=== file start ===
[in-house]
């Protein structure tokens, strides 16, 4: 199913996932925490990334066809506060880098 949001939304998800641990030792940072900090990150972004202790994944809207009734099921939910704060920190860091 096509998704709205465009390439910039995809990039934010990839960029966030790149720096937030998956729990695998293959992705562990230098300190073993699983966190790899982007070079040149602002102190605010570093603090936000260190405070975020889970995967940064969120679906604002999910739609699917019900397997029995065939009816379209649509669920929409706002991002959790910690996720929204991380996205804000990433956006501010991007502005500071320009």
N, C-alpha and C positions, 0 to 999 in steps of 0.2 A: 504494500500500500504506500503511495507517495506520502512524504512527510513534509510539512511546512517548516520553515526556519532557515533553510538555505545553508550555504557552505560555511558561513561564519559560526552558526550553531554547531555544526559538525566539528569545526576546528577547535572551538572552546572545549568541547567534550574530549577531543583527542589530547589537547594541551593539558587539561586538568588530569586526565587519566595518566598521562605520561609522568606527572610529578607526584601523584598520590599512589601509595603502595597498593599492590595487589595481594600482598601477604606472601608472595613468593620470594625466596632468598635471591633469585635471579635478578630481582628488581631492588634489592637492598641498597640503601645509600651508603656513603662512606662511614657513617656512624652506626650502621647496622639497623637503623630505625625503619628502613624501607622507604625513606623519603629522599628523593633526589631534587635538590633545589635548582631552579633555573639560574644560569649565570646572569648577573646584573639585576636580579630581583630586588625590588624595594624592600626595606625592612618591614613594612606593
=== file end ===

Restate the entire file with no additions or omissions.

[in-house]
């Protein structure tokens, strides 16, 4: 199913996932925490990334066809506060880098 949001939304998800641990030792940072900090990150972004202790994944809207009734099921939910704060920190860091 096509998704709205465009390439910039995809990039934010990839960029966030790149720096937030998956729990695998293959992705562990230098300190073993699983966190790899982007070079040149602002102190605010570093603090936000260190405070975020889970995967940064969120679906604002999910739609699917019900397997029995065939009816379209649509669920929409706002991002959790910690996720929204991380996205804000990433956006501010991007502005500071320009």
N, C-alpha and C positions, 0 to 999 in steps of 0.2 A: 504494500500500500504506500503511495507517495506520502512524504512527510513534509510539512511546512517548516520553515526556519532557515533553510538555505545553508550555504557552505560555511558561513561564519559560526552558526550553531554547531555544526559538525566539528569545526576546528577547535572551538572552546572545549568541547567534550574530549577531543583527542589530547589537547594541551593539558587539561586538568588530569586526565587519566595518566598521562605520561609522568606527572610529578607526584601523584598520590599512589601509595603502595597498593599492590595487589595481594600482598601477604606472601608472595613468593620470594625466596632468598635471591633469585635471579635478578630481582628488581631492588634489592637492598641498597640503601645509600651508603656513603662512606662511614657513617656512624652506626650502621647496622639497623637503623630505625625503619628502613624501607622507604625513606623519603629522599628523593633526589631534587635538590633545589635548582631552579633555573639560574644560569649565570646572569648577573646584573639585576636580579630581583630586588625590588624595594624592600626595606625592612618591614613594612606593